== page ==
One of the enduring economic mysteries of the past few years is that even during a period when budget deficits soared to record levels, interest rates have remained low. After all, conventional wisdom has long held that the government, by soaking up massive amounts of capital, would compete with the private sector for a finite pool of capital, and thus push interest rates up. That's why maintaining fiscal discipline has been considered the key to keeping interest rates low. The theory has been dubbed Rubinomics by its critics (mostly former deficit hawks who have been complicit in the creation of the gigantic Bush-Frist-Hastert deficits) in honor of Robert Rubin, the former head of Goldman Sachs who served as Clinton's treasury secretary. But the theory is really more Economics 101 than the gospel according to Bob. As Berkeley economist/blogger J. Bradford DeLong noted here, both Gregory Mankiw, the current chairman of the Council of Economic Advisers, and his predecessor, Glenn Hubbard, made the same argument in their respective macroeconomic textbooks.
The Federal Reserve's unprecedented rate-slashing has certainly helped keep interest rates low. But interest rates aren't determined solely by Alan Greenspan and his cloistered colleagues. In a system like ours, where money is created on demand, interest rates respond in part to the laws of supply and demand. The more eager people and companies are to borrow money, the higher its price—as expressed by interest rates. Since American consumers' urge to go into debt certainly has shown no sign of abating, is the demand to borrow falling somewhere else? The answer is yes: American businesses have lately been showing remarkable restraint. Their belt-tightening behavior should give pause to those among us who have been celebrating the Bush boom and relishing low interest rates.
Consumers borrow cash in relatively small chunks: $5,000 on a credit card, $30,000 for an auto loan, a $400,000 mortgage. But companies borrow in gigantic gulps, millions or tens of millions of dollars at a time. For many companies, the preferred vehicle for short-term purposes is commercial paper. Commercial paper is one of those little-known, unglamorous, and yet enormously important sectors of the capital market. Cheaper and more hassle-free than bank loans or bonds, these unsecured loans enable companies to borrow money for the short term—anywhere from two to 270 days. Companies rely on commercial paper to finance inventory or to tide themselves over between when orders are made and when companies actually collect on sales. Here is the Fed's description of commercial paper.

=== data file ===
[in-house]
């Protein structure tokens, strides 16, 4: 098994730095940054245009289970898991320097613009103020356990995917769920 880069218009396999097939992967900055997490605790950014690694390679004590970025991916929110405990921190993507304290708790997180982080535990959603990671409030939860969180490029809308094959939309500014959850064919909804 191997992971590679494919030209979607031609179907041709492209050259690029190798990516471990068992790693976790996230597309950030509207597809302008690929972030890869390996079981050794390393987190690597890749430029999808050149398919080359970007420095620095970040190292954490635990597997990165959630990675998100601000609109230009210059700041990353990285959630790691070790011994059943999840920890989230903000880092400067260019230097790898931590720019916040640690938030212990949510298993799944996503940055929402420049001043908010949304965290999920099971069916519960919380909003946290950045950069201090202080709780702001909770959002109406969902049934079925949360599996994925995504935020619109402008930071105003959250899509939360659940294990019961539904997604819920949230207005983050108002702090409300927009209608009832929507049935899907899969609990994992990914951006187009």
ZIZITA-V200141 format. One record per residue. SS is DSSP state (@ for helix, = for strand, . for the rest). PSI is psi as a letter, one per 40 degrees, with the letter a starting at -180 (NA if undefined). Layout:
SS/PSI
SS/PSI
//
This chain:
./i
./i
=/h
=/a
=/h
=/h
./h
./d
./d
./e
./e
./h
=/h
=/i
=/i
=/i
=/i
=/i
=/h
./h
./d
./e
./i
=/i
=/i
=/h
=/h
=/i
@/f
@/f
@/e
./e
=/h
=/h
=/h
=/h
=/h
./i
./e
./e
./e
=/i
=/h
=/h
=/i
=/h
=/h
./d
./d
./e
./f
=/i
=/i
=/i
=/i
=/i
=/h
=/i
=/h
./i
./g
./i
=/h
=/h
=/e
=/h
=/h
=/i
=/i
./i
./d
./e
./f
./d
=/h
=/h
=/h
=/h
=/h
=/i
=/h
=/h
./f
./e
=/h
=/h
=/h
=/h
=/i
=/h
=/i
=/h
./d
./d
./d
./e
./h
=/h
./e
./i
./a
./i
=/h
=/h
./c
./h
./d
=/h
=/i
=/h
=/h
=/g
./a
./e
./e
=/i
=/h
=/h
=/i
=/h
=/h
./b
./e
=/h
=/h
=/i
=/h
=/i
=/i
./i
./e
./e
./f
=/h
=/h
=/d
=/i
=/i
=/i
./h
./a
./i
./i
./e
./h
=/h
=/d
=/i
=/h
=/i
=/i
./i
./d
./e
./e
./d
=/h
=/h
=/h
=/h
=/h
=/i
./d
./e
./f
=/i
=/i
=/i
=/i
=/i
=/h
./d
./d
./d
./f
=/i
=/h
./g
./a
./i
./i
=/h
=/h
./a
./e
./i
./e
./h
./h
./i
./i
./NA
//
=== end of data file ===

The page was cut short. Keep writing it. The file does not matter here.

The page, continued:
So if the economy is red-hot, and companies are engaged in a frenzy of investment, purchasing, and selling, you might expect demand for commercial paper to be rising. But demand for commercial paper has in fact been falling. In this document, which shows the amount of commercial paper outstanding each month since 1991, the figures show huge growth throughout the 1990s, when demand for private capital of all sorts was high. The amount peaked at $1.62 trillion in November 2000, and then began to slide rather dramatically. In November 2003, it stood at $1.3 trillion, down 20 percent from its peak. Since January 2003, the amount outstanding has fallen about 5 percent. The chart contained in this Fed release graphically illustrates the downward trend of the past two years.
When you examine the two main sources of demand for commercial paper—nonfinancial companies and financial companies—a stark divide emerges. The amount of commercial paper held by financial companies has been relatively stable. It stood at $1.18 trillion as of November 2003, off just a few percentage points from the April 2001 peak. But look at the amount of commercial paper outstanding to domestic nonfinancial companies—admittedly a far smaller figure. It stood at $110 billion in November 2003, down 18.5 percent from the December 2002 total—and off a whopping 65 percent from the $315 billion peak in November 2000. That's telling because nonfinancial firms are likely to use proceeds of borrowing to buy things—goods and services—whereas financial companies are likely to use proceeds of short-term borrowing to buy other financial assets. The most recent data shows that as of Dec. 3, nonfinancial domestic companies had further reduced their commercial paper borrowing to $104.2 billion.
In other words, amid the growth of the last few quarters—stimulated in large part by tax cuts to consumers and mortgage refinancing—companies haven't been clamoring for cash. Ah, but couldn't companies simply be eschewing short-term financing for longer-term debt, like bank loans? After all, interest rates are low; banks are healthy and should be in an expansive mode.
The Fed follows the amount of loans outstanding to U.S. companies, too. And here again, the numbers have been surprisingly weak. Line 6 in this release, which documents bank loans outstanding to commercial and industrial companies, shows the figure fell from $968 billion in October 2002 to $892.4 in October 2003—a decline of 8 percent. A look at the historical data shows that the amount outstanding has fallen for 20 straight months. And as of Nov. 19, the total was off 18 percent from the February 2001 peak.
Ordinarily, a prolonged period of rock-bottom interest rates should be an excuse for consumers and corporations to party. And the recent data showing job creation, high growth, massive productivity gains, and cheap borrowing rates make a pretty potent cocktail. The problem is that not everybody is joining in the revelry. Indeed, interest rates remain low in part because far too many corporate executives are sitting on the sidelines, sipping club soda.